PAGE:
We live in societies where slaying dragons is a thing of shame, something you do behind closed doors of your house. And maybe there is time for that but we forget that we don’t leave our hearts at home when we leave the house in the morning. And wherever the heart goes, the dragons will be there, for as long as we are human.

My morning train rides remind me that people are not as perfectly put together as they appear. It is easy to assume this when I walk the open streets and my public face collides into other public faces. There is an illusion of order in the world that slips away when they sit on train seats and have nothing but the time to really see their dragons. There is often nowhere to run.

I hope one day there will be less shame about struggling with life. I hope we will become comfortable with discomfort, our own and that of others. That instead of stopping our ears, covering our eyes or turning the other way, we will look these dragons straight in the face so we can see where the blade should touch their necks.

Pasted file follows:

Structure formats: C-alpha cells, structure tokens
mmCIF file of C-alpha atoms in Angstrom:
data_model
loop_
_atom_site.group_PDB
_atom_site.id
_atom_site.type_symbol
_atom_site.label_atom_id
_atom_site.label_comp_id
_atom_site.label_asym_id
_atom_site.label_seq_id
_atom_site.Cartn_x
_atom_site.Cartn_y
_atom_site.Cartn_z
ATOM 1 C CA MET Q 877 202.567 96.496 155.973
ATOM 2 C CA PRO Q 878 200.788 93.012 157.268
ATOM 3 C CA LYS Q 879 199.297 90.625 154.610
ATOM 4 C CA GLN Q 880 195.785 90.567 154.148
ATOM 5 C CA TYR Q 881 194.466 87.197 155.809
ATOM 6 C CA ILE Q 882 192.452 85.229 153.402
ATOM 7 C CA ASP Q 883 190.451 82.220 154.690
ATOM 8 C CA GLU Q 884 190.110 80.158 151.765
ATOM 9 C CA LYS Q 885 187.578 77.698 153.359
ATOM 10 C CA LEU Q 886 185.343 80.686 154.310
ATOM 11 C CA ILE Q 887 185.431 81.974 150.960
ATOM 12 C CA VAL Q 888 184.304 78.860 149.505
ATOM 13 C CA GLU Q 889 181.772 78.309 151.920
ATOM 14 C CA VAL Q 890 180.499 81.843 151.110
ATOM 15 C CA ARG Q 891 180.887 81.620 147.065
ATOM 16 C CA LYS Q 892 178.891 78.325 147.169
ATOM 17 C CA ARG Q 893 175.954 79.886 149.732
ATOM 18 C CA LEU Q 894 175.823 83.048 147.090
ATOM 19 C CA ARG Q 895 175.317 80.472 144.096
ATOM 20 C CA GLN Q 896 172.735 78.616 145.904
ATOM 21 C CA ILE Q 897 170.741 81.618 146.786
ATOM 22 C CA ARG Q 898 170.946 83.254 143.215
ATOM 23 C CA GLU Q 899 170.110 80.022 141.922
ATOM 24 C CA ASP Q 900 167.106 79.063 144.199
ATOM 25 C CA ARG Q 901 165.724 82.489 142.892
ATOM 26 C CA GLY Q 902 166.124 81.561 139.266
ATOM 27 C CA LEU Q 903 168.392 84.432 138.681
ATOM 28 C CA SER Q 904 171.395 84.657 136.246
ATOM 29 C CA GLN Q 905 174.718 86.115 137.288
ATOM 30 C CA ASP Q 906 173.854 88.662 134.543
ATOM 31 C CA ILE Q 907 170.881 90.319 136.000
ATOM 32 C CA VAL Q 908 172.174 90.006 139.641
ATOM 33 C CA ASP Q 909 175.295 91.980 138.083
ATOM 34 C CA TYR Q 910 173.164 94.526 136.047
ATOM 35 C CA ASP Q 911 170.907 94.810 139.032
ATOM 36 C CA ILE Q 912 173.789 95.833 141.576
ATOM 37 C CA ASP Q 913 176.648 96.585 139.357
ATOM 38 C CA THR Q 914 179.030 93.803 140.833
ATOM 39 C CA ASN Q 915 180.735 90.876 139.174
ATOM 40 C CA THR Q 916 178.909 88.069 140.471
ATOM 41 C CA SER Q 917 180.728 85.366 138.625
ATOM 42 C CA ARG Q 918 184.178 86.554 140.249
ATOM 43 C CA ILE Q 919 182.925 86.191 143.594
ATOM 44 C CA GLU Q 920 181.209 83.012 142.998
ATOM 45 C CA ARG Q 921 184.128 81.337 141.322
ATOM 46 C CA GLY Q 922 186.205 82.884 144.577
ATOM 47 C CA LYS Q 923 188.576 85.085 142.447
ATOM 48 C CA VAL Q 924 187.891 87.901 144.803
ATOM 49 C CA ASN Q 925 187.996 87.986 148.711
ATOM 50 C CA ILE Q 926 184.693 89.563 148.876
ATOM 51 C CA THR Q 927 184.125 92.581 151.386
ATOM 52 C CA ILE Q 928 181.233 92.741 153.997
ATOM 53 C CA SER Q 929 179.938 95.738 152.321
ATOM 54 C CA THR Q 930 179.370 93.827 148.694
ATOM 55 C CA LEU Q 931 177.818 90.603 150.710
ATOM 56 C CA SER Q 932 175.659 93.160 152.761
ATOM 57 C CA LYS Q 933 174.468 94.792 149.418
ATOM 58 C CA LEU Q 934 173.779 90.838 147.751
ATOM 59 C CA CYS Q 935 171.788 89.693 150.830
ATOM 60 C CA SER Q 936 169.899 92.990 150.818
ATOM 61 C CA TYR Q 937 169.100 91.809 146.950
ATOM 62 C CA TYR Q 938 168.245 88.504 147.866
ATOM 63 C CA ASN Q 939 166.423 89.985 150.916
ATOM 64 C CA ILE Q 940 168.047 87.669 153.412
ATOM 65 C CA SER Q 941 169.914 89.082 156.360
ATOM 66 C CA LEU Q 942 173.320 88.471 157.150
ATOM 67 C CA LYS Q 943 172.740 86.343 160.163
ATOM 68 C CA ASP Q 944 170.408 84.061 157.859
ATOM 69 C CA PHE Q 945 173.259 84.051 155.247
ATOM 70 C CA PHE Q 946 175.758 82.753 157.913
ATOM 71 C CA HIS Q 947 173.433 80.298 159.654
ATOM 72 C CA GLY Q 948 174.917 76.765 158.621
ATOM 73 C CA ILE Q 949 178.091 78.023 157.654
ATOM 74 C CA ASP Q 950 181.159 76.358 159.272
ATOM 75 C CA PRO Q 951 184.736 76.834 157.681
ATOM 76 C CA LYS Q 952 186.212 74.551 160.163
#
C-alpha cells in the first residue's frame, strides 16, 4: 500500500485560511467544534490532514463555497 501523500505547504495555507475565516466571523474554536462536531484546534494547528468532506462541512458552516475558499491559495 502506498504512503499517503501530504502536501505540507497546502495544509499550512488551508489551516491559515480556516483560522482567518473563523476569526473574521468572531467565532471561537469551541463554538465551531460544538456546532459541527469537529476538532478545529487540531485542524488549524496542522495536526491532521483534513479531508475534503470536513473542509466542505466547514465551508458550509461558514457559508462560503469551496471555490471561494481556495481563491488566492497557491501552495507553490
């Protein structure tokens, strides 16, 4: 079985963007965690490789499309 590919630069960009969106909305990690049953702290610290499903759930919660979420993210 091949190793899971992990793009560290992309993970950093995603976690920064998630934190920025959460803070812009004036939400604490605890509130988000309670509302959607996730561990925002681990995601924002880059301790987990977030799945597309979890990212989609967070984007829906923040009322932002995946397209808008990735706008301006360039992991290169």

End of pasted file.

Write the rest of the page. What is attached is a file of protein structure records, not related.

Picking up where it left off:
And we will be mindful too, that we are not in this alone, everyone is slaying some form of dragon.

I will keep watching people. They will never know I’m there, embracing them in my mind and loving them through their battles. I will stand at my post, slaying my dragons, too.

Sometimes normal days

lonely on benchAs I’m writing this, I’m sitting here. Here on the edge of my bed. Listening to the tree outside my window rumbling. Branches beating into each other, waving frantically in the boisterous wind. It’s a familiar sound. It tells me in vivid ways that my tree is alive. And that I, too, am still here on this brand new morning.

This noise, this rumbling, it mirrors the one unfolding inside of me. Un-settled, un-quiet, un-still. When I woke up, my feet sank into the same carpeted floor they touch every other morning. I smiled at something silly my mind said. I had my usual morning banter with God. I bemoaned the state of my kitchen and of the world as I scurried through the cold, empty corridor of my flat. It was a perfect morning and I was perfectly…well, I was perfectly Sunshine. Then there was that moment when the wind outside was all I could hear. It drowned out everything else. I thought it whispered something about uncertainty.

The whispers caught on my skin like leftover snowflakes and soon they were pouring right into my bones. And this, this is the simple explanation to why I’m sitting here with the churning wind inside of me. The longer explanation requires me to tell you what it means to be human, because sometimes normal days are like that.